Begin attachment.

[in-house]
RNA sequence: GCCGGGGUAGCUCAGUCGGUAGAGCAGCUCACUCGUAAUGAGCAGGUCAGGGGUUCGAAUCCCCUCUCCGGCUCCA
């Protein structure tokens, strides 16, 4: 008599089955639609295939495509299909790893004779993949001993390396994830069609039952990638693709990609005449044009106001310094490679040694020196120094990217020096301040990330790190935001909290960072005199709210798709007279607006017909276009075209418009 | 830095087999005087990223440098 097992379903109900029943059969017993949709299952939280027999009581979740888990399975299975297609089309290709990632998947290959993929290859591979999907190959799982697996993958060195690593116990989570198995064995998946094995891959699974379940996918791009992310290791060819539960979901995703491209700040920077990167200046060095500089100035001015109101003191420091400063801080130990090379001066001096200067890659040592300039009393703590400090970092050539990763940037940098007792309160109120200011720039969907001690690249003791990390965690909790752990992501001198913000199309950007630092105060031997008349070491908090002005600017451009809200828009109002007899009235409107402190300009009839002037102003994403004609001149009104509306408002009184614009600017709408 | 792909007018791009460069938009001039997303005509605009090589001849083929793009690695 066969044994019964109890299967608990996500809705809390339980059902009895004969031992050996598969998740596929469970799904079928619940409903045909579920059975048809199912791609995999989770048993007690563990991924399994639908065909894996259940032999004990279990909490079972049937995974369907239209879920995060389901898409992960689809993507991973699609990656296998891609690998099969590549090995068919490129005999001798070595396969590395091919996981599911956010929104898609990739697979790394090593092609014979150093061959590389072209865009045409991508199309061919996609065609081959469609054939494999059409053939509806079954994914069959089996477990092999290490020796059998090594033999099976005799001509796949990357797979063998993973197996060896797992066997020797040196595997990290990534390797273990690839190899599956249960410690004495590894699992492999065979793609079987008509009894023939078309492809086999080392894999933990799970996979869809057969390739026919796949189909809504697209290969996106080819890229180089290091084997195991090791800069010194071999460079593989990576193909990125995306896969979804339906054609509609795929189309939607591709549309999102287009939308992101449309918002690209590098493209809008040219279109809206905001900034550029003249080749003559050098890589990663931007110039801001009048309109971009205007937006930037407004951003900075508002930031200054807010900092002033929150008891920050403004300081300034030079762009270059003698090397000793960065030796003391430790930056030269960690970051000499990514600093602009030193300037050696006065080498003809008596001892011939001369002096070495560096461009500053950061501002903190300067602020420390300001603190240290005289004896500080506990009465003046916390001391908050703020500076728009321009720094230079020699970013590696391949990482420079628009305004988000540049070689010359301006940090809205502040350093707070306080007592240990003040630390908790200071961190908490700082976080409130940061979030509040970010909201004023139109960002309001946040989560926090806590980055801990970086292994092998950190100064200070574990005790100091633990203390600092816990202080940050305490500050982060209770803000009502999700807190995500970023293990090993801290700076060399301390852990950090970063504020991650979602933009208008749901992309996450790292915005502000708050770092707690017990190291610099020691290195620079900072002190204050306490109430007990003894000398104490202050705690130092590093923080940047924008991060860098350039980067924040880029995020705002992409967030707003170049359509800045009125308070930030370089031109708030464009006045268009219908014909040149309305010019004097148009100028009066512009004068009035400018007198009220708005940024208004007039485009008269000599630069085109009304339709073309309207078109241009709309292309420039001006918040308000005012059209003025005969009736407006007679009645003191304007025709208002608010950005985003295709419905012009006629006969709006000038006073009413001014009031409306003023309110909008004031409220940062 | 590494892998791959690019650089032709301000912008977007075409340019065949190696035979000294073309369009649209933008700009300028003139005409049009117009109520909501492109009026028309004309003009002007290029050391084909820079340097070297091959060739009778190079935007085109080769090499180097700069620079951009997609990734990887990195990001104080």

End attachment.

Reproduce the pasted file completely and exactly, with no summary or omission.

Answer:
[in-house]
RNA sequence: GCCGGGGUAGCUCAGUCGGUAGAGCAGCUCACUCGUAAUGAGCAGGUCAGGGGUUCGAAUCCCCUCUCCGGCUCCA
């Protein structure tokens, strides 16, 4: 008599089955639609295939495509299909790893004779993949001993390396994830069609039952990638693709990609005449044009106001310094490679040694020196120094990217020096301040990330790190935001909290960072005199709210798709007279607006017909276009075209418009 | 830095087999005087990223440098 097992379903109900029943059969017993949709299952939280027999009581979740888990399975299975297609089309290709990632998947290959993929290859591979999907190959799982697996993958060195690593116990989570198995064995998946094995891959699974379940996918791009992310290791060819539960979901995703491209700040920077990167200046060095500089100035001015109101003191420091400063801080130990090379001066001096200067890659040592300039009393703590400090970092050539990763940037940098007792309160109120200011720039969907001690690249003791990390965690909790752990992501001198913000199309950007630092105060031997008349070491908090002005600017451009809200828009109002007899009235409107402190300009009839002037102003994403004609001149009104509306408002009184614009600017709408 | 792909007018791009460069938009001039997303005509605009090589001849083929793009690695 066969044994019964109890299967608990996500809705809390339980059902009895004969031992050996598969998740596929469970799904079928619940409903045909579920059975048809199912791609995999989770048993007690563990991924399994639908065909894996259940032999004990279990909490079972049937995974369907239209879920995060389901898409992960689809993507991973699609990656296998891609690998099969590549090995068919490129005999001798070595396969590395091919996981599911956010929104898609990739697979790394090593092609014979150093061959590389072209865009045409991508199309061919996609065609081959469609054939494999059409053939509806079954994914069959089996477990092999290490020796059998090594033999099976005799001509796949990357797979063998993973197996060896797992066997020797040196595997990290990534390797273990690839190899599956249960410690004495590894699992492999065979793609079987008509009894023939078309492809086999080392894999933990799970996979869809057969390739026919796949189909809504697209290969996106080819890229180089290091084997195991090791800069010194071999460079593989990576193909990125995306896969979804339906054609509609795929189309939607591709549309999102287009939308992101449309918002690209590098493209809008040219279109809206905001900034550029003249080749003559050098890589990663931007110039801001009048309109971009205007937006930037407004951003900075508002930031200054807010900092002033929150008891920050403004300081300034030079762009270059003698090397000793960065030796003391430790930056030269960690970051000499990514600093602009030193300037050696006065080498003809008596001892011939001369002096070495560096461009500053950061501002903190300067602020420390300001603190240290005289004896500080506990009465003046916390001391908050703020500076728009321009720094230079020699970013590696391949990482420079628009305004988000540049070689010359301006940090809205502040350093707070306080007592240990003040630390908790200071961190908490700082976080409130940061979030509040970010909201004023139109960002309001946040989560926090806590980055801990970086292994092998950190100064200070574990005790100091633990203390600092816990202080940050305490500050982060209770803000009502999700807190995500970023293990090993801290700076060399301390852990950090970063504020991650979602933009208008749901992309996450790292915005502000708050770092707690017990190291610099020691290195620079900072002190204050306490109430007990003894000398104490202050705690130092590093923080940047924008991060860098350039980067924040880029995020705002992409967030707003170049359509800045009125308070930030370089031109708030464009006045268009219908014909040149309305010019004097148009100028009066512009004068009035400018007198009220708005940024208004007039485009008269000599630069085109009304339709073309309207078109241009709309292309420039001006918040308000005012059209003025005969009736407006007679009645003191304007025709208002608010950005985003295709419905012009006629006969709006000038006073009413001014009031409306003023309110909008004031409220940062 | 590494892998791959690019650089032709301000912008977007075409340019065949190696035979000294073309369009649209933008700009300028003139005409049009117009109520909501492109009026028309004309003009002007290029050391084909820079340097070297091959060739009778190079935007085109080769090499180097700069620079951009997609990734990887990195990001104080």